Last Thursday, Bloomberg View’s Josh Rogin had a piece on a draft ISIL authorization put forth by Senator Bob Menendez, the Chairman of the Senate Foreign Relations Committee. Based on Rogin's report, it seems Menendez's legislation was offered as an alternative to a bill authored by Senator Rand Paul. But as Rogin notes, of the pair, only Senator Paul's bill repeals the 2001 AUMF. The Menendez proposal would not repeal or sunset, and actually barely comments upon, the 2001 AUMF and its current interpretation by the executive branch.
Senator Menendez's bill is otherwise---with some significant differences---similar to other proposals that have been floating about for an Islamic State authorization for force. It shares with a recent proposal on Lawfare, for example, a sunset provision in three years and certain reporting requirements (though they are relatively thin). It differs in defining associated forces, against which it also authorizes force, quite narrowly and in seeking to limit the use of ground forces.
Perhaps the most important difference, however, is the treatment of the 2001 AUMF, which the proposal on Lawfare would repeal and the proposal published on Just Security would sunset. The Menendez language, by contrast, announces the demise of 2002 Iraq AUMF but has nothing to say (explicitly, anyway) about the statute enacted earlier, in response to the 9/11 attacks. That's interesting, considering the well-demonstrated strains on 2001 AUMF, and the Obama Administration's controversial claim that the statute furnishes legal authority to use force against ISIS in Iraq and Syria.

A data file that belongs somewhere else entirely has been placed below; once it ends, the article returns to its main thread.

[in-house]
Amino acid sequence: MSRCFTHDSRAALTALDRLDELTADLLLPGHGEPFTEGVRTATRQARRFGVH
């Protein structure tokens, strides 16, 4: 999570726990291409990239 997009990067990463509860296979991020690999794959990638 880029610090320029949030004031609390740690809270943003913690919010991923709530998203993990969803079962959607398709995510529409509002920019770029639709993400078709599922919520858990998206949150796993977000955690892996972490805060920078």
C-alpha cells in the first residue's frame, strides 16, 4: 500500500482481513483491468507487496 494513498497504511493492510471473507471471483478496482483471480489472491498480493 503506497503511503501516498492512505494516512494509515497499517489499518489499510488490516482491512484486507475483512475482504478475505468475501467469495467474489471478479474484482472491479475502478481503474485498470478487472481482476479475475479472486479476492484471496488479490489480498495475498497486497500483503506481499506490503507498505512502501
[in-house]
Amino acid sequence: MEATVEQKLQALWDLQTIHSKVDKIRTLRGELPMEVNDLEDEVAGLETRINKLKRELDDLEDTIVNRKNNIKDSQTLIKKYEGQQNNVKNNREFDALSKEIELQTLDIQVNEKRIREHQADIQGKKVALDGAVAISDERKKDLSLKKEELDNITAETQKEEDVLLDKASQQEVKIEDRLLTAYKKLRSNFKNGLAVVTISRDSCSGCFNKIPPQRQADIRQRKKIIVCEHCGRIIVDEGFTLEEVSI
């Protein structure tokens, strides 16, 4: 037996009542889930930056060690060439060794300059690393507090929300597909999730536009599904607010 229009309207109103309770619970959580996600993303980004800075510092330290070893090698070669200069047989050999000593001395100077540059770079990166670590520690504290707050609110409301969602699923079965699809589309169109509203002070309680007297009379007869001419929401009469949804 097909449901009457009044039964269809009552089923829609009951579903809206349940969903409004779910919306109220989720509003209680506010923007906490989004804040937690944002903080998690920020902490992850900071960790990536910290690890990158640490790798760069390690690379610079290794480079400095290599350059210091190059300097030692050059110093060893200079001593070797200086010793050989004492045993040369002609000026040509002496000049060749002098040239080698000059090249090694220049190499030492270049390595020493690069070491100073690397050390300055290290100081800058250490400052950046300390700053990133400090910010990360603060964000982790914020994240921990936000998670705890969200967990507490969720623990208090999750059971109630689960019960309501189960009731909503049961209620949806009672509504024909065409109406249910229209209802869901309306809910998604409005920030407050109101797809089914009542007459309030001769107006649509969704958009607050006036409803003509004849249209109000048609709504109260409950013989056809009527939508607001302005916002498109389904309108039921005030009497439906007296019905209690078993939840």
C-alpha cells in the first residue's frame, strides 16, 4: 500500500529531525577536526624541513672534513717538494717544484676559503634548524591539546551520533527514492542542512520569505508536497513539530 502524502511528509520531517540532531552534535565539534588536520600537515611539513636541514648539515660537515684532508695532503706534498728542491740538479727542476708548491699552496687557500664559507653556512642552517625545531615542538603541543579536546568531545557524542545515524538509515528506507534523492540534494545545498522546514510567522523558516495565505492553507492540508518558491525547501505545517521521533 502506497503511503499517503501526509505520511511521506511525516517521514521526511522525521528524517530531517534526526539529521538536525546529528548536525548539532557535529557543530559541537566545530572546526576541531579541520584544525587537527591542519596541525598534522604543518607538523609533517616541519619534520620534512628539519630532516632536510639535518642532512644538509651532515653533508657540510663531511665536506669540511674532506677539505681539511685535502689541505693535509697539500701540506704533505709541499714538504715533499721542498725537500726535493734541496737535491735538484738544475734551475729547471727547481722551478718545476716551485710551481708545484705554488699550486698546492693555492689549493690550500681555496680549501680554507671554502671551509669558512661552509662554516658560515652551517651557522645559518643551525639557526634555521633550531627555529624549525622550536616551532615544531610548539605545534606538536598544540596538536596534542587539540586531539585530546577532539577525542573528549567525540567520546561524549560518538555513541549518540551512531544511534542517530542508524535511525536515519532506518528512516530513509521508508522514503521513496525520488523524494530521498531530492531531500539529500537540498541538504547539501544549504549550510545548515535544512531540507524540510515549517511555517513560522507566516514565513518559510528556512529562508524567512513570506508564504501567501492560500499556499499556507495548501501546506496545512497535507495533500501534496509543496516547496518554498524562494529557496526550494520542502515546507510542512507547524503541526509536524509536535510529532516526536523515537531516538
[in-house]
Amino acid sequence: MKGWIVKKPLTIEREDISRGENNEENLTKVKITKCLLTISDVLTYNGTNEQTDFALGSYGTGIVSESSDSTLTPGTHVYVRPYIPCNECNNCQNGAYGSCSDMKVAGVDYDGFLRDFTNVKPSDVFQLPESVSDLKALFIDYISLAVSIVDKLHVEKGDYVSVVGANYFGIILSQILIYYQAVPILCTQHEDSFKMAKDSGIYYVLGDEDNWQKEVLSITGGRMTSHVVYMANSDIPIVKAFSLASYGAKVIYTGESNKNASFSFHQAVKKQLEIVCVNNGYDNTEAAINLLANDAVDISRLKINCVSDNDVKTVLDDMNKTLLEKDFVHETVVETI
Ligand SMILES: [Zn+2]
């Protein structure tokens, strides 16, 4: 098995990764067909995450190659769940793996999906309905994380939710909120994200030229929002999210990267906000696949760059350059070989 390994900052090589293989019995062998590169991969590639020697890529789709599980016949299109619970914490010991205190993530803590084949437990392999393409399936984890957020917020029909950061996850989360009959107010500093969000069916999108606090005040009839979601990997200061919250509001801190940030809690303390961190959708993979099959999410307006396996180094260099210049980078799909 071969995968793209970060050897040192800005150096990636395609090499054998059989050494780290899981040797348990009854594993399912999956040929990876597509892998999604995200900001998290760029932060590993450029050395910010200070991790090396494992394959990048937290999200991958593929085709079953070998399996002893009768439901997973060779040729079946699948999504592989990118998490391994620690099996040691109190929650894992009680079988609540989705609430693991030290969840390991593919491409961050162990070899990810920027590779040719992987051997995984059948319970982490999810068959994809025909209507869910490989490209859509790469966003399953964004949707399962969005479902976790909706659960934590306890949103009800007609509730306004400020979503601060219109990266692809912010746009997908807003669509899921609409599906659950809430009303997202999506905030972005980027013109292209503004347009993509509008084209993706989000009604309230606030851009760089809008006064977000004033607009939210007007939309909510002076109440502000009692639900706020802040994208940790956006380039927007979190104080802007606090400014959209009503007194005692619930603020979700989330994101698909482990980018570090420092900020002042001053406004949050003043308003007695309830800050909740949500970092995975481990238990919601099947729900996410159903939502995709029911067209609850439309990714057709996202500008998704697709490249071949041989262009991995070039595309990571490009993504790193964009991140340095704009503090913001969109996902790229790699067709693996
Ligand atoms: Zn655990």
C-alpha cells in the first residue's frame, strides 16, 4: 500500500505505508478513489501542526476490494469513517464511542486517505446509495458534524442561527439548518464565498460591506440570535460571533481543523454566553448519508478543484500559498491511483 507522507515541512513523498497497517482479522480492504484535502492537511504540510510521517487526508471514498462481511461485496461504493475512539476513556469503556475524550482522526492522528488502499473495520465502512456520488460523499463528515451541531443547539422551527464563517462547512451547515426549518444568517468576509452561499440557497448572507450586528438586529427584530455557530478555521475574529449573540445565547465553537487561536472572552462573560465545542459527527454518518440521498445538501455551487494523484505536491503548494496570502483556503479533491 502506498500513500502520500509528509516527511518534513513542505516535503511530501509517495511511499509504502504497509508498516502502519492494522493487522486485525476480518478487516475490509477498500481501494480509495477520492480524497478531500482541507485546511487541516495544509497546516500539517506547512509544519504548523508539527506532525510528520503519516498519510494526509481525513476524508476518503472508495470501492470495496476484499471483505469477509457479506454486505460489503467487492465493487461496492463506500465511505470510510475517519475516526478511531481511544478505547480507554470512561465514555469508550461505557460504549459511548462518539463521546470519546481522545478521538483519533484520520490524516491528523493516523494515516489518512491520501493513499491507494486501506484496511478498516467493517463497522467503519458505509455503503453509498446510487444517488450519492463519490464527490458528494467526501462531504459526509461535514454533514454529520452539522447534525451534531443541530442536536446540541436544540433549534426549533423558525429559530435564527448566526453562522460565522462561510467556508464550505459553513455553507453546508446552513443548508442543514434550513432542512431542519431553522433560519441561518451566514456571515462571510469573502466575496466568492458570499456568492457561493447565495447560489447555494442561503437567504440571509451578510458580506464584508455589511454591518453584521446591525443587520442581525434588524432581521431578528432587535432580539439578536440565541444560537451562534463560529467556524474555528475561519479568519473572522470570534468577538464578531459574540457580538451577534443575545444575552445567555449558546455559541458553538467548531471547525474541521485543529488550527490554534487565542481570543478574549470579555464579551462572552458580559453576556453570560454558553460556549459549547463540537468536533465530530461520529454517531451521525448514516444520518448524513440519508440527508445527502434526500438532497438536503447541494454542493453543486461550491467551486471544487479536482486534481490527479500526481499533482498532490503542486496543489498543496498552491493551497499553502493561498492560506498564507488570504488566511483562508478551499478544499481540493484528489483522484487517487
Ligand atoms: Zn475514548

To be sure, the Menendez bill's "applicability" clause does hint in the 2001 statute's direction, in stating that the new proposal's provisions "pertaining to the authorization of force against the Islamic State of Iraq and the Levant shall supersede any preceding authorization for the use of military force" (emphasis added). But it’s not at all clear what that means. Perhaps the idea is to take the 2001 AUMF off the table, with respect to ISIL operations only; maybe there's a different, broader goal here. It's hard to say, given the drafters' explicit repudiation, in neighboring language, of the 2002 AUMF.
It’s unclear why Senator Menendez's legislation doesn't specifically touch the 2001 AUMF. There may be disagreement within the Foreign Relations Committee about how to handle residual counterterrorism operations that rely on the document---Guantanamo detention, for example, or ongoing operations against Al Qaeda or the Taliban. Another possibility is that Senator Menendez desires not to adjust the background law any more than is needed to give congressional sanction to a new campaign against ISIS; he may also want to hold the 2001 AUMF sunset discussion sometime later down the road.
Whatever the motivation, we expect to hear more about this and other AUMF issues during Monday afternoon's Senate Foreign Relations Committee hearing on ISIL authorization.